No question: People in the United States love to garden!
In fact, the 2018 National Gardening Survey found that over 75% of Americans participate in some form of gardening or landscaping activity. Pretty impressive!
And that high number is especially good news when you stop to consider the importance of gardening- not just for beautifying our homes, but for actually changing the world!
Let’s take a closer look!
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Now that you’ve had an overview of the importance of gardening, let’s look at each point in a little more detail:
Preserves a Variety of Plant Species
Currently, the global food supply depends of a mere handful of crops.
Smithsonian Magazine gives us the exact numbers: 12 crops are the basis of 75% of the world’s plant-based food.
Why is that a problem?
Corporate farms plant massive fields of just a single plant variety in hopes of achieving uniform growth, appearance and taste. Growing an extremely limited number of crops is a perfect illustration of putting all your eggs in one basket.
Think about what might happen if we lost a significant portion of just one of those crops for a year. It could happen due to any number of reasons, including these:
- Widespread natural disaster
- Large-scale insect attack
- Sustained unfavorable weather patterns
- War or human conflict
Just like diversifying your assets is foundational for reducing risk, biodiversity is key to maintaining a healthy, sustainable food supply. Even if one crop takes a severe hit and loses an entire harvest, you have another one to fall back on.
Why is Gardening Important for Plant Biodiversity?
As an independent grower, you have the freedom to choose exactly what you want to grow, down to the specific variety. Want to plant a mix of high-yield hybrids and rare heirloom varieties? You can!
And not only are the lesser-known heirlooms typically tastier and more beautiful than modern hybrids, but they’re also key to maintaining plant genetic diversity.
To learn more about the role of home gardeners in plant biodiversity, visit the Seed Savers Exchange website. It’s a truly outstanding resource that I heartily recommend!
Reduces Stress on the Food Supply Chain
In the western world, many of us have come to take getting all the food we need from the grocery store as a given. And this model has worked fairly well for the better part of the last century.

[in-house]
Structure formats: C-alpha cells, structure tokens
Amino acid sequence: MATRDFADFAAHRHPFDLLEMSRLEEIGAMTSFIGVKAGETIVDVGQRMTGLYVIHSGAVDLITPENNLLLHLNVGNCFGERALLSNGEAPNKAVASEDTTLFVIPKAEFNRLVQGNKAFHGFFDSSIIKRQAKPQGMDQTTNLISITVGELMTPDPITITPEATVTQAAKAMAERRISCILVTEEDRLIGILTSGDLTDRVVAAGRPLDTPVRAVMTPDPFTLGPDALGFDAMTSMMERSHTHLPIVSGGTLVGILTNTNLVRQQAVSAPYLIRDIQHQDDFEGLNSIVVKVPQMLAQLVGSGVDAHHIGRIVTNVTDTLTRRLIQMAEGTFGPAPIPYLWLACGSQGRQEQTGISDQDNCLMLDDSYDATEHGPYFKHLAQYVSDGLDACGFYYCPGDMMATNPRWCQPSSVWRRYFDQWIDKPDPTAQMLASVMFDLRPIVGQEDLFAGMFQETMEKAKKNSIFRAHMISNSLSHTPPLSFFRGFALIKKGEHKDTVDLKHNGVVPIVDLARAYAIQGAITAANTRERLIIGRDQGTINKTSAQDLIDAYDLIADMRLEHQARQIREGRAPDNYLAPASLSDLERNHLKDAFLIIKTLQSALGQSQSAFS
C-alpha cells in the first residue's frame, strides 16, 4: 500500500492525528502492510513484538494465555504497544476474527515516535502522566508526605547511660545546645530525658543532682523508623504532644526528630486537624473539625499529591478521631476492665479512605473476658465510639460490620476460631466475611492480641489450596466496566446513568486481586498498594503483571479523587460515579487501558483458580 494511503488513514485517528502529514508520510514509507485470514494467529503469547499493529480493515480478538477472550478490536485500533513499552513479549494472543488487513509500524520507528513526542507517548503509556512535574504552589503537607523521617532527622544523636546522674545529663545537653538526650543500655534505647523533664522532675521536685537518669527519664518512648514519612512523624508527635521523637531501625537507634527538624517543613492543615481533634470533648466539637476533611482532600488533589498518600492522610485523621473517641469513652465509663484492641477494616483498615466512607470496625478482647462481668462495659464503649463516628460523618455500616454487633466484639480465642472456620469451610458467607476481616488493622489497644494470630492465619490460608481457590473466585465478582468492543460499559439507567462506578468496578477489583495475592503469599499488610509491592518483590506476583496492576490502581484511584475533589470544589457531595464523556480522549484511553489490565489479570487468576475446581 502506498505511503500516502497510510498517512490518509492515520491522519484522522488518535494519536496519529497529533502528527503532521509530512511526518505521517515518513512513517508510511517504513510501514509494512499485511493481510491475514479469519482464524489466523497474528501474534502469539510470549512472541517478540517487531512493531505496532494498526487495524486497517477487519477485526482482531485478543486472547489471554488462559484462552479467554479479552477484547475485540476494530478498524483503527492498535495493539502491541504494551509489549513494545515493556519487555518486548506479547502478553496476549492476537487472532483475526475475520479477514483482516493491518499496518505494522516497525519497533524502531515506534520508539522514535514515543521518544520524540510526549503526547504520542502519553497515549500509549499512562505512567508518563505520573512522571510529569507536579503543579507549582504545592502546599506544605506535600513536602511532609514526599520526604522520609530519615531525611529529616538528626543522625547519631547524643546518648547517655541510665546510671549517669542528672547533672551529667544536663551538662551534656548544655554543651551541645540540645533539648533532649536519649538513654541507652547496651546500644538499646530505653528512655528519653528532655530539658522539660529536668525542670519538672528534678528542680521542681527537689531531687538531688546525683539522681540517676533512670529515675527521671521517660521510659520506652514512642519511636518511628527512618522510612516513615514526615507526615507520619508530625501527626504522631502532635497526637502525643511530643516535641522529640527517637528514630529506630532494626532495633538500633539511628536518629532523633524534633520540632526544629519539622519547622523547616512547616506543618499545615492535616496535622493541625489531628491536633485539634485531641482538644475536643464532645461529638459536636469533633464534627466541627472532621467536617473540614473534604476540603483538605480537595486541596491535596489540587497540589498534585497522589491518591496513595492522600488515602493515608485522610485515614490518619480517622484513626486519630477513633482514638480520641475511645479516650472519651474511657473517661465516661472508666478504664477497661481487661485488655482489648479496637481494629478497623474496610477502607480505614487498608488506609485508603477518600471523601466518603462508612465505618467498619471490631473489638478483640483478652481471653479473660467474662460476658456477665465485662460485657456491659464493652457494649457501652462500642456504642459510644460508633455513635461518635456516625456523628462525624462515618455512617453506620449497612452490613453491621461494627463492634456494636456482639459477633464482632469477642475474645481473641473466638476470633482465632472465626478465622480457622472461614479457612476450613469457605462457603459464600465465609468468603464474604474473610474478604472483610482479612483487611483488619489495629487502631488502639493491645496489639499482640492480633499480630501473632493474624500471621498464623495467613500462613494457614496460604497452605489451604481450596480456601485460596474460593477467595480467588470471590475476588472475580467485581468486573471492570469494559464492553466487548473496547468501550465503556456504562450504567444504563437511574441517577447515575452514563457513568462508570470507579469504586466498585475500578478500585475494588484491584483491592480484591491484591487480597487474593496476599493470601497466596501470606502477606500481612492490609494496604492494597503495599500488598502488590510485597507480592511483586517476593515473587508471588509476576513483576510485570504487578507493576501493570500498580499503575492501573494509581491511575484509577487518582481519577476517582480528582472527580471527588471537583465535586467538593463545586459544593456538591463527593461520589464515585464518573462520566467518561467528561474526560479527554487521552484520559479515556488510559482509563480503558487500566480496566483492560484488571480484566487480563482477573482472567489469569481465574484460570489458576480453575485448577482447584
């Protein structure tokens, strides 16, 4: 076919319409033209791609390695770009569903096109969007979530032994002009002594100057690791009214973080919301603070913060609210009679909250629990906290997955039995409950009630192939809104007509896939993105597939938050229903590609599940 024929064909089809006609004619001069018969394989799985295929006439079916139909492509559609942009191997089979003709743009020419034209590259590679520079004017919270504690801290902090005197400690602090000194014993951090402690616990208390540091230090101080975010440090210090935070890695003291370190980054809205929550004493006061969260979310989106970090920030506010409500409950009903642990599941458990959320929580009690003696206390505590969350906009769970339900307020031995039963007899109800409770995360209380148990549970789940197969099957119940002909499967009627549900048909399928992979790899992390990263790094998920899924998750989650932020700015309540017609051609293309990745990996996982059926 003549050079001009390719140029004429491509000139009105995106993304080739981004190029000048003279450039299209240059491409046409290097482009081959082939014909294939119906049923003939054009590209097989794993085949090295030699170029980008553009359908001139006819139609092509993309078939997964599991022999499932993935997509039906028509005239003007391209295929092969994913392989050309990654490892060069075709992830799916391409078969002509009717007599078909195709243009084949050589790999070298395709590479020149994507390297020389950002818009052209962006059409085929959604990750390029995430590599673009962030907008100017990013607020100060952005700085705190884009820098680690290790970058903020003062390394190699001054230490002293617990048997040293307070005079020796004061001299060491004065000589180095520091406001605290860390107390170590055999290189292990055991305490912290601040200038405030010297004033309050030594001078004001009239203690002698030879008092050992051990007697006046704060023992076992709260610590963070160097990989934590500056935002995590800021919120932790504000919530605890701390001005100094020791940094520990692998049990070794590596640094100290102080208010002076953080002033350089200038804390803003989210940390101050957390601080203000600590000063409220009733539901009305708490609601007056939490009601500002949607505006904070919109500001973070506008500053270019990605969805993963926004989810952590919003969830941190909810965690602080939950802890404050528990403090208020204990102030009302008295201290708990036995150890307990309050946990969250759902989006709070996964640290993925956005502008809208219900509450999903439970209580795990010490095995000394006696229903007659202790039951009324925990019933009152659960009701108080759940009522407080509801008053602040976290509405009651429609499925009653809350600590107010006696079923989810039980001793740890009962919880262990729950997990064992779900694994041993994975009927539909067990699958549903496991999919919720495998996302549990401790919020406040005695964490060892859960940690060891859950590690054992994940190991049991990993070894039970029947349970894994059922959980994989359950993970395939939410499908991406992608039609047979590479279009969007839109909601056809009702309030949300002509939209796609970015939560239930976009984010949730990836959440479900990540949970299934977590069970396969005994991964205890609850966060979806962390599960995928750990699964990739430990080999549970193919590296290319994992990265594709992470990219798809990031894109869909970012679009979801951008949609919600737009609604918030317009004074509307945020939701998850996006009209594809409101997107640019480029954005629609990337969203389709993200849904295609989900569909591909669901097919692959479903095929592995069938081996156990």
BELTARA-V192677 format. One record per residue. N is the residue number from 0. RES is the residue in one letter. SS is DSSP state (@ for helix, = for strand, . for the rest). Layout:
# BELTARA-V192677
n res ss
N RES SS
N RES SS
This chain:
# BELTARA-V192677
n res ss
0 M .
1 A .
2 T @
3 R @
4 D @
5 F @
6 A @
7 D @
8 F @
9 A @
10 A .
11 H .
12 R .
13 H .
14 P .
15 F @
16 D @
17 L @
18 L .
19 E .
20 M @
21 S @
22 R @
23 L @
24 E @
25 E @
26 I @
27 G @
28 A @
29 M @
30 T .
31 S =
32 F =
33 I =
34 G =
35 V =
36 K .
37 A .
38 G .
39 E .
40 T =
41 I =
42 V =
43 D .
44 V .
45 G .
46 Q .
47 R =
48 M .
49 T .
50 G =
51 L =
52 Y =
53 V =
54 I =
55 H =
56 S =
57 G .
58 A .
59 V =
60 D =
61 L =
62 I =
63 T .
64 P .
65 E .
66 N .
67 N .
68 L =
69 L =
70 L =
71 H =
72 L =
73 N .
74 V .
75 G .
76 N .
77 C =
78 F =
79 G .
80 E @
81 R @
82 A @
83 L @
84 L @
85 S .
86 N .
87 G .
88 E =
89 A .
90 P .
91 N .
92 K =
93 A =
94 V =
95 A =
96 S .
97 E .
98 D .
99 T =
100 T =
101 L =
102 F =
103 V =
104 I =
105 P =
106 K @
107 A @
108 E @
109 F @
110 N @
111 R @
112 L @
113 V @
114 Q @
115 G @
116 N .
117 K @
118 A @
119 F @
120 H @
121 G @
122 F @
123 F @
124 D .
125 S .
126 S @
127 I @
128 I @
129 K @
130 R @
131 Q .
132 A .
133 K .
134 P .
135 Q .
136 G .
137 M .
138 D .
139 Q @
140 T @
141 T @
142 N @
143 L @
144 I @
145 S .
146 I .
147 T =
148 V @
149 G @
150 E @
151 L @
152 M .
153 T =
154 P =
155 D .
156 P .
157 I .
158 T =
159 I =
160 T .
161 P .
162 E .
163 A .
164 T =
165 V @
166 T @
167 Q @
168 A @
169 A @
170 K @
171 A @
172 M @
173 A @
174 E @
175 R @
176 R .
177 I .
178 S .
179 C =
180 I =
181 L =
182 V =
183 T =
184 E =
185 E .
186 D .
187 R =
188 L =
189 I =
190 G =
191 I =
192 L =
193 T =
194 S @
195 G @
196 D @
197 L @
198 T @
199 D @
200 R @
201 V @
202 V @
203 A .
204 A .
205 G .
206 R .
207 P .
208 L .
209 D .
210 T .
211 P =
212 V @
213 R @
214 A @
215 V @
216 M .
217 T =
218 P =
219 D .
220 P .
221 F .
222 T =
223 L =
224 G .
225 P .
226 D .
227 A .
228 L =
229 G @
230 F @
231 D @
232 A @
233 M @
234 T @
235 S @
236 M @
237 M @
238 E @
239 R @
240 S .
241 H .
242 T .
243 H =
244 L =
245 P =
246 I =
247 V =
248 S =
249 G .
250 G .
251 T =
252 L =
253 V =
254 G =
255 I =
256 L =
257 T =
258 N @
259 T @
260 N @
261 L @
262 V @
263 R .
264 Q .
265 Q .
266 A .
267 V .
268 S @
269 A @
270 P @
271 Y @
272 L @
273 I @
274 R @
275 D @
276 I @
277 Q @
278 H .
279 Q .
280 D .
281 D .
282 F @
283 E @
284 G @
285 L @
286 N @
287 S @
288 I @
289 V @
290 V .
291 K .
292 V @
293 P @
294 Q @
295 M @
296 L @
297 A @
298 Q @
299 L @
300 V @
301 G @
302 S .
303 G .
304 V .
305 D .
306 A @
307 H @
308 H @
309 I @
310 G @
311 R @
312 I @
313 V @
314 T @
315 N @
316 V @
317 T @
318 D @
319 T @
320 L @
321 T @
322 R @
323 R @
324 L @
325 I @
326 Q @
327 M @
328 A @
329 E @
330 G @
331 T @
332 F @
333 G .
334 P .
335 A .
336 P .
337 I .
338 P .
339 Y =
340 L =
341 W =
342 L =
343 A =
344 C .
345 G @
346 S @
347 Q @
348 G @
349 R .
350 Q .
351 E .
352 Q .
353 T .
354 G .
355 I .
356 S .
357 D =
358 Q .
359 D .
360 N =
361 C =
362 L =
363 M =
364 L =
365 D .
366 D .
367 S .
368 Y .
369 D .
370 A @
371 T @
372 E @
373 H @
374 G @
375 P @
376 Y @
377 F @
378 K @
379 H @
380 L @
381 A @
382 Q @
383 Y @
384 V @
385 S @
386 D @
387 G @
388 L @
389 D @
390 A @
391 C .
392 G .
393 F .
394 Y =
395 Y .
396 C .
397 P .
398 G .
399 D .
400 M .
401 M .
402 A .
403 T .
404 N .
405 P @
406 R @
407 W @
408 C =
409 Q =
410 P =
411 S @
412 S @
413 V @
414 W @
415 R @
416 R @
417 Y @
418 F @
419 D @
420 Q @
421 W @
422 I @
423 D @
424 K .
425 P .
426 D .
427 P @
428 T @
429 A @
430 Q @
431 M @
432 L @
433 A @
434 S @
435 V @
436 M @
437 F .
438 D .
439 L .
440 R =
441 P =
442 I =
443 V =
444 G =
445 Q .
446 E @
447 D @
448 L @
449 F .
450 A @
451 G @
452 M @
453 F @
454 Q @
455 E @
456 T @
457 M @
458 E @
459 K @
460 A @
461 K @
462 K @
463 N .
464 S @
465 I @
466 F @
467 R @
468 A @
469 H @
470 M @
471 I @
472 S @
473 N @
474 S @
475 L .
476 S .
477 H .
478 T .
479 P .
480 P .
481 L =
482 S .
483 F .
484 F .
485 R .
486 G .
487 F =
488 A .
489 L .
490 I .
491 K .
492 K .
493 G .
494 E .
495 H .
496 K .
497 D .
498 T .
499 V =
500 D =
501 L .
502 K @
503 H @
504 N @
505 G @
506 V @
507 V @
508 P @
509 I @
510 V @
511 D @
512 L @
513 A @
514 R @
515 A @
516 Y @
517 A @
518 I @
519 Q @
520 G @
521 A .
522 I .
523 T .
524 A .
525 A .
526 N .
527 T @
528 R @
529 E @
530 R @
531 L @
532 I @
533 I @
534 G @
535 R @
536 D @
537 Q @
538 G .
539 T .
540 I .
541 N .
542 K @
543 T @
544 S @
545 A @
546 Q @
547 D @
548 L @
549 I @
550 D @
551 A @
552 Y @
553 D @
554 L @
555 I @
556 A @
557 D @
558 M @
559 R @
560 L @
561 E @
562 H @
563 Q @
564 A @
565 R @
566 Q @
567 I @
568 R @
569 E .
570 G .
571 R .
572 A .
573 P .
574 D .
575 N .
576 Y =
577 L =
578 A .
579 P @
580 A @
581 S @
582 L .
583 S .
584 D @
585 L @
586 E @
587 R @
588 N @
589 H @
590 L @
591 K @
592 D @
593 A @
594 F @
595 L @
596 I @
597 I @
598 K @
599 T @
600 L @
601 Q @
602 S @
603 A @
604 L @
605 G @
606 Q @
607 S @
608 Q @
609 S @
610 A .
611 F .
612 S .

However, getting food from the farm to your table involves countless steps that each have vulnerabilities. The fact is that the American food supply chain is a delicate web that could break on almost any level.
The Covid-19 pandemic has brought these supply-chain vulnerabilities into sharp focus. In large part, the shortages in stores were not due to an actual shortage of food itself, but rather due to problems getting that food to the store shelves.
Panic buying was another massive issue. Since people are almost completely reliant on getting their daily goods from the store, it’s not hard to see why many felt the need to buy what they could when they could.
Why is Gardening Important for Food Security?
It’s true that most gardeners lack the space and time to grow enough food to fully support themselves and their families.
But any food you can produce for yourself increases your independence and reduces strain on the traditional food supply chain.
You might also find that you have a bumper crop of certain vegetables or fruits, allowing you to extend your harvest through canning, freezing or drying.
You can also use your harvest to share with friends and neighbors. And some food pantries may accept surplus home-grown produce, giving you the chance to help meet the needs of food-insecure people in your own community.
RELATED: Vertical gardening systems can be the perfect way to capitalize on those odd spaces and produce even more edible crops!
Fresh, Nutrient-Dense Food = Better Health
Anyone who’s eaten a sun-ripened tomato fresh from the garden knows that you just can’t beat home-grown flavor!
But taste isn’t the only thing that’s better at home.
An expert referenced in the New York Times shared that produce can lose as much as 50% of its Vitamin C content just seven days after harvest.
And keep in mind: Some produce can take far longer than seven days to go from field to grocery store!
Why is Gardening Important for Health?
It’s pretty easy to see! Eating your produce the very same day it’s picked offers the highest nutritional content possible.
The health benefits of consuming fresh fruits and vegetables every day are fairly common knowledge. Our bodies need vitamins, minerals, proteins and more to: